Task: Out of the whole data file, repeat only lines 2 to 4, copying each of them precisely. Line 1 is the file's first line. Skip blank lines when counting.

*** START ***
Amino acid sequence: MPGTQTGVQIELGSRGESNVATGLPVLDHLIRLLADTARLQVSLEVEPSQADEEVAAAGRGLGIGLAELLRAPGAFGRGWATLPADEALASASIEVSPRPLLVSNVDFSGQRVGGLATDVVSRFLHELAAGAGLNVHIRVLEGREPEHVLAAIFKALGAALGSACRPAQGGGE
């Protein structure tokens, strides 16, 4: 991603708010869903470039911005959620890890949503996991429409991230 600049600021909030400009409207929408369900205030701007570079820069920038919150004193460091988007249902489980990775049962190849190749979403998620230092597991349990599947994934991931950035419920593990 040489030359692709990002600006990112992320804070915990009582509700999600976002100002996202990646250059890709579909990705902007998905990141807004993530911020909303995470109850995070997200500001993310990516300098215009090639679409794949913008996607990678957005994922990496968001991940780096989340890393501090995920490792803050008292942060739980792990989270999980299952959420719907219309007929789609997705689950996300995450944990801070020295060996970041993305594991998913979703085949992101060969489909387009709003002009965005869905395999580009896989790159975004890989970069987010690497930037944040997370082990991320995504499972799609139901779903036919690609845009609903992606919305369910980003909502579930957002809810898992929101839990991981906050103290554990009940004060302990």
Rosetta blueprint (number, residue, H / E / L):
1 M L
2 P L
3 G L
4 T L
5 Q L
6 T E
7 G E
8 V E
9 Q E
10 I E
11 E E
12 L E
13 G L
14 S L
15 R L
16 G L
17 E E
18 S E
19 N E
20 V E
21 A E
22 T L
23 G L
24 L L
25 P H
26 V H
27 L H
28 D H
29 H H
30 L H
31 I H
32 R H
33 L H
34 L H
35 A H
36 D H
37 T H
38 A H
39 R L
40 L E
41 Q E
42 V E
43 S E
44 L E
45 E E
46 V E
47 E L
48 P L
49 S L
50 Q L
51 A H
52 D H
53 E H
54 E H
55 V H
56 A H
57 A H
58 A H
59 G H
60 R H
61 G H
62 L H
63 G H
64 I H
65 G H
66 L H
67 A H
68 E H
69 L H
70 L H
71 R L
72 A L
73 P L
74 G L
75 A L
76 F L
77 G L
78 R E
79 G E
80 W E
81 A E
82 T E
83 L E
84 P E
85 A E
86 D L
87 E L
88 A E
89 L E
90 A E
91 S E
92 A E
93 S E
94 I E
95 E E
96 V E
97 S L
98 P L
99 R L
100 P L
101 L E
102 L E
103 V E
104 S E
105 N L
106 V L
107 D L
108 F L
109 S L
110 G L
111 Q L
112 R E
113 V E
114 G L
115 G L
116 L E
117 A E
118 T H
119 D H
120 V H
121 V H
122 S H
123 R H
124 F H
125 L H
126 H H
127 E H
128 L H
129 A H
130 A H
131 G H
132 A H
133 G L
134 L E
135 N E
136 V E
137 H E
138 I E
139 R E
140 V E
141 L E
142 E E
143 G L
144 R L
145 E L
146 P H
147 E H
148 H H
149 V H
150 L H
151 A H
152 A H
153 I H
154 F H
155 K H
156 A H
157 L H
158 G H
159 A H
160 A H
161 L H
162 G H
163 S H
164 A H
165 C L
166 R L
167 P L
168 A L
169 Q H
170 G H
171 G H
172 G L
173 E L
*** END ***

């Protein structure tokens, strides 16, 4: 991603708010869903470039911005959620890890949503996991429409991230 600049600021909030400009409207929408369900205030701007570079820069920038919150004193460091988007249902489980990775049962190849190749979403998620230092597991349990599947994934991931950035419920593990 040489030359692709990002600006990112992320804070915990009582509700999600976002100002996202990646250059890709579909990705902007998905990141807004993530911020909303995470109850995070997200500001993310990516300098215009090639679409794949913008996607990678957005994922990496968001991940780096989340890393501090995920490792803050008292942060739980792990989270999980299952959420719907219309007929789609997705689950996300995450944990801070020295060996970041993305594991998913979703085949992101060969489909387009709003002009965005869905395999580009896989790159975004890989970069987010690497930037944040997370082990991320995504499972799609139901779903036919690609845009609903992606919305369910980003909502579930957002809810898992929101839990991981906050103290554990009940004060302990």
Rosetta blueprint (number, residue, H / E / L):
1 M L